An Albanian Language School in Manhattan

By: Valon Xoxa    October 15, 2014

After years of hard work and dedication, the American Albanian children of the Manhattan area will have the chance to learn Albanian. Mrs. Liza Pëllumbi, with years of teaching experience, has been the initiator and the leading voice of this initiative and the effort has finally paid off.

The school is without a doubt a great initiative and it covers a lot of the essential needs of the diaspora. However, there is a lot more that needs to be done. As an initiative, it could spark a greater impact within the education aspect of the diaspora. Furthermore, such efforts show the good will and the possibility of one day sending Albanian children in the US to schools where their mother tongue is spoken and taught. This is an actual reality for most of the other communities be that Jewish, Chinese, Greek or Russian. These minority communities in the US have the possibility of utilizing their full potential through educating their young.

Mr. Qemal Zylo, a leading voice in the initiative on Albanian Language Schooling for diaspora children was present and wished a great beginning to the pupils and teachers alike. Mr. Zylo thanked Mrs. Pllumbi and Mrs. Nilaj for their continuous contribution to the cause. On his announcement speech, Mr. Zylo also noted the two other Albanian teaching schools in Staten Island and Brooklyn, and that the experience gathered from these schools will without a doubt serve as a solid foundation for the Manhattan based school.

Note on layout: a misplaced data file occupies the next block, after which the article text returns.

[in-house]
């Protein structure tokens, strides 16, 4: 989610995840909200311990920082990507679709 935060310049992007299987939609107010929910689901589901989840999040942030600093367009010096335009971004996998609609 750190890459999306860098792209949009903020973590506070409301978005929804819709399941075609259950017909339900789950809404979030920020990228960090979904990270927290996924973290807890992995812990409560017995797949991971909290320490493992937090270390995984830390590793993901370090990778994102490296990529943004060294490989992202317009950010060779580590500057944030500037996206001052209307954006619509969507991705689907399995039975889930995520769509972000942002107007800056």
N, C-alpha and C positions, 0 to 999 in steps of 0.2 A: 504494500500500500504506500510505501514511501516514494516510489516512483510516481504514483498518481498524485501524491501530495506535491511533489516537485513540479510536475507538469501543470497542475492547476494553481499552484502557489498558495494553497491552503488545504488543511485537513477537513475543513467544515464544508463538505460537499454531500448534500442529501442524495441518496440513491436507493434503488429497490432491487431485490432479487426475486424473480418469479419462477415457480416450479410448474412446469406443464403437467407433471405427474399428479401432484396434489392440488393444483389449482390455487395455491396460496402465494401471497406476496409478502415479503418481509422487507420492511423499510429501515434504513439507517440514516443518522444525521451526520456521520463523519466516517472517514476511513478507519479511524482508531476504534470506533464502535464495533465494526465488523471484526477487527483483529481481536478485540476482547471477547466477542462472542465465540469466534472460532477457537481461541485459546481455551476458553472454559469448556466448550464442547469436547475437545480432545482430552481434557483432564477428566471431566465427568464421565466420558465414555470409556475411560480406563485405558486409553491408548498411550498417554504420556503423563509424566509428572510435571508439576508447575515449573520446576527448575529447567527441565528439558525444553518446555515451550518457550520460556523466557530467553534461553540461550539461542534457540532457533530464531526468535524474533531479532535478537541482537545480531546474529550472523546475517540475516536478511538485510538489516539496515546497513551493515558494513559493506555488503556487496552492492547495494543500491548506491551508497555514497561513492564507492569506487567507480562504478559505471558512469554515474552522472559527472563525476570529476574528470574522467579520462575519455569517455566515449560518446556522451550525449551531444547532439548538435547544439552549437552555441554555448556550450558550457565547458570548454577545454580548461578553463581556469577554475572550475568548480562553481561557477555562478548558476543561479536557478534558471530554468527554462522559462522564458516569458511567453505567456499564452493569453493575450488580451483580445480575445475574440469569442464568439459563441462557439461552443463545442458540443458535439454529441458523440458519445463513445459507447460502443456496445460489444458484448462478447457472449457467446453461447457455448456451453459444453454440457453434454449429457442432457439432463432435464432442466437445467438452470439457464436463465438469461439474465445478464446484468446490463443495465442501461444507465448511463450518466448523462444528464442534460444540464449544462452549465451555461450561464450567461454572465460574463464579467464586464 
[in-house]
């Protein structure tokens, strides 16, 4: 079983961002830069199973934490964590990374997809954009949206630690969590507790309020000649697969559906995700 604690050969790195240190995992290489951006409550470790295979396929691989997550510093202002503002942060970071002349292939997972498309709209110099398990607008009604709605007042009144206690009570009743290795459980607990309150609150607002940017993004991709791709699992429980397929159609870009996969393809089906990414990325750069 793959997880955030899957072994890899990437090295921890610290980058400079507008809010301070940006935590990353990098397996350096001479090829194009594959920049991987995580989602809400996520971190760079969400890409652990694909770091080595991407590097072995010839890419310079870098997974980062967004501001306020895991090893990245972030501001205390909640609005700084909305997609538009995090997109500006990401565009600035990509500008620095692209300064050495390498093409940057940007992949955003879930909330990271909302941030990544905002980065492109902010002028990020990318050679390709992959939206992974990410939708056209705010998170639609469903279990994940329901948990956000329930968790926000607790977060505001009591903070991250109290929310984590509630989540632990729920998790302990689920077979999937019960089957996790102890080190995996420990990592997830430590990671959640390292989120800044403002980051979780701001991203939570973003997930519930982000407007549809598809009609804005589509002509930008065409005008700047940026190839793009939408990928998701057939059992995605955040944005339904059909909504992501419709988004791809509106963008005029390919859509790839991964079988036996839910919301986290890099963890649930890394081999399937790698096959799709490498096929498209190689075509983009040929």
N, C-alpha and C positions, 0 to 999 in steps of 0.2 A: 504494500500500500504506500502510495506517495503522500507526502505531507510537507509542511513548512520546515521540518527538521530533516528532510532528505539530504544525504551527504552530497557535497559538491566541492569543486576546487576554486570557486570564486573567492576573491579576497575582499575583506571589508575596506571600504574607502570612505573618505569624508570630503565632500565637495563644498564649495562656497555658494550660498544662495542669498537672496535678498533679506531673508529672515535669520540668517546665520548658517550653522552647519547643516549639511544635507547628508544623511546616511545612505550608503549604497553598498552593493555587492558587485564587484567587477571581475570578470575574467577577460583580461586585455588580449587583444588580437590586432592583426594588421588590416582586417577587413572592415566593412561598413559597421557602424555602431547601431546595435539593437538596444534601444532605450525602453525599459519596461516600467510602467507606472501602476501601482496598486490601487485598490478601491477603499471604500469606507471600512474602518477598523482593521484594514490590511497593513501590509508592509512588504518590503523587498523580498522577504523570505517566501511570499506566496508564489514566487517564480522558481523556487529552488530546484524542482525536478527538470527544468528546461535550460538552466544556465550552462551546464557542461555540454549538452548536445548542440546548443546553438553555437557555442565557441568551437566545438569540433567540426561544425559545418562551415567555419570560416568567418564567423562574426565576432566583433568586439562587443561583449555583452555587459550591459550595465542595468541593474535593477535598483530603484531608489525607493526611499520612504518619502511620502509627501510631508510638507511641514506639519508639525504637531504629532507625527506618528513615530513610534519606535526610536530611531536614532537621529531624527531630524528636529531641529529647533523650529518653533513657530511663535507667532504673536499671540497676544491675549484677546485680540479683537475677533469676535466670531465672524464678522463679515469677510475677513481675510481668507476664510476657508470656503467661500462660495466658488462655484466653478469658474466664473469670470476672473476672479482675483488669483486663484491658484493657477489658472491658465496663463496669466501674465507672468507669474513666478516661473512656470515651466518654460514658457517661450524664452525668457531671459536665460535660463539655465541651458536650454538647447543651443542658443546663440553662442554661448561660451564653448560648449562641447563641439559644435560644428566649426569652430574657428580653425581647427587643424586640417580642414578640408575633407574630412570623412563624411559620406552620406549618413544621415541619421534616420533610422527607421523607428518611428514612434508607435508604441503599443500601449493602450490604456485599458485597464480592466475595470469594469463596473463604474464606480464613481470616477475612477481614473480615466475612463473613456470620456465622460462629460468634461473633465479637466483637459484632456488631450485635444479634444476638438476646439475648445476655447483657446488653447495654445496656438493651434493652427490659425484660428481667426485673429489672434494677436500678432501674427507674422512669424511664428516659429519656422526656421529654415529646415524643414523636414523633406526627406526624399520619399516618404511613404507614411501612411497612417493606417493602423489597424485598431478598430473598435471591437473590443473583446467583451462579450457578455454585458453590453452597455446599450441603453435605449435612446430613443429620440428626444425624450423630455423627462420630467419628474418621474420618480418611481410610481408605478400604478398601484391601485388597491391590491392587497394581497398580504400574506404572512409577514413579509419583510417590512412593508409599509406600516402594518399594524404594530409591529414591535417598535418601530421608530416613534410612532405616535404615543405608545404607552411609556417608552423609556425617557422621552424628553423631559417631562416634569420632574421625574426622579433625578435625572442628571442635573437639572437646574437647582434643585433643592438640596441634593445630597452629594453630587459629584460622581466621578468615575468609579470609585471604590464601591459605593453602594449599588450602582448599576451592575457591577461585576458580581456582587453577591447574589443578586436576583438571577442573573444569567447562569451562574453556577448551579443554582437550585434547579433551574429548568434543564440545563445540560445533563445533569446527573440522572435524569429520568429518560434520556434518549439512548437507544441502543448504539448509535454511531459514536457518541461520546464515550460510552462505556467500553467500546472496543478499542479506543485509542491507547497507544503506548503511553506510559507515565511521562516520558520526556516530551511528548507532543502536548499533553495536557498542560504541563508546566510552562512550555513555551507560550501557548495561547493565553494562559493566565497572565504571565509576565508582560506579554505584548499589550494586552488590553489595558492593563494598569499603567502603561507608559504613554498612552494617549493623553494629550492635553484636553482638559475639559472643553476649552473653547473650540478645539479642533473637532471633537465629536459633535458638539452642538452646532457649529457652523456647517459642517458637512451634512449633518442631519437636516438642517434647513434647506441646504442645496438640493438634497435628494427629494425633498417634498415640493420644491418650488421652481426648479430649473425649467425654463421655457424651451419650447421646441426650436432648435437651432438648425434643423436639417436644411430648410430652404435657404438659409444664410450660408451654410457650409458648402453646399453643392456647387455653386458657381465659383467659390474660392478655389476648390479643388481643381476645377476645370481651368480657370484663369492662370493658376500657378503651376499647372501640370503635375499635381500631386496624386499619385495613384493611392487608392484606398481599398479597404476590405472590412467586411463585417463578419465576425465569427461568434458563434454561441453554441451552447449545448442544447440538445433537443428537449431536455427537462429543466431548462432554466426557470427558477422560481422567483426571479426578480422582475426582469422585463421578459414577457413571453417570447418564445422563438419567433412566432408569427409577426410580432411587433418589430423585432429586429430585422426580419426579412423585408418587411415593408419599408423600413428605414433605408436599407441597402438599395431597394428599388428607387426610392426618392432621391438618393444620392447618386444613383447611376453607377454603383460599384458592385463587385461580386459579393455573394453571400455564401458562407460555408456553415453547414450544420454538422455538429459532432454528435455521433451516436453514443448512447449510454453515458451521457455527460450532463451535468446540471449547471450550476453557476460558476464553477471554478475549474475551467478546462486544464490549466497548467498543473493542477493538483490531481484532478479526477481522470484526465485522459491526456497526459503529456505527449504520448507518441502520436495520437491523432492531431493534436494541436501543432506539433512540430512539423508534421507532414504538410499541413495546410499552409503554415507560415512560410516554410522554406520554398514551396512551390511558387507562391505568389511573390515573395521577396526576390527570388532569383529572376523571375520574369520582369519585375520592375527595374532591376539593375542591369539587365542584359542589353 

Valon Xoxa

Valon Xoxa is a staff member of He holds a bachelor degree from Westminster College (MO) in Cultural Anthropology and Sociology. Currently resides in Prishtina, and is a freelance contributor and editor at With an interest in contemporary culture, he seeks to find and incorporate articles from the Kosovar Diaspora that would shed light upon the interesting characteristics of this important global community. He has published a research article through UNDP’s School on Human Development titled “Mobility and Public Participation: A Case Study of the Kosovar Diaspora”, where a rather interesting Andersonian perspective is taken at understanding the Internet as a national identity creation medium.

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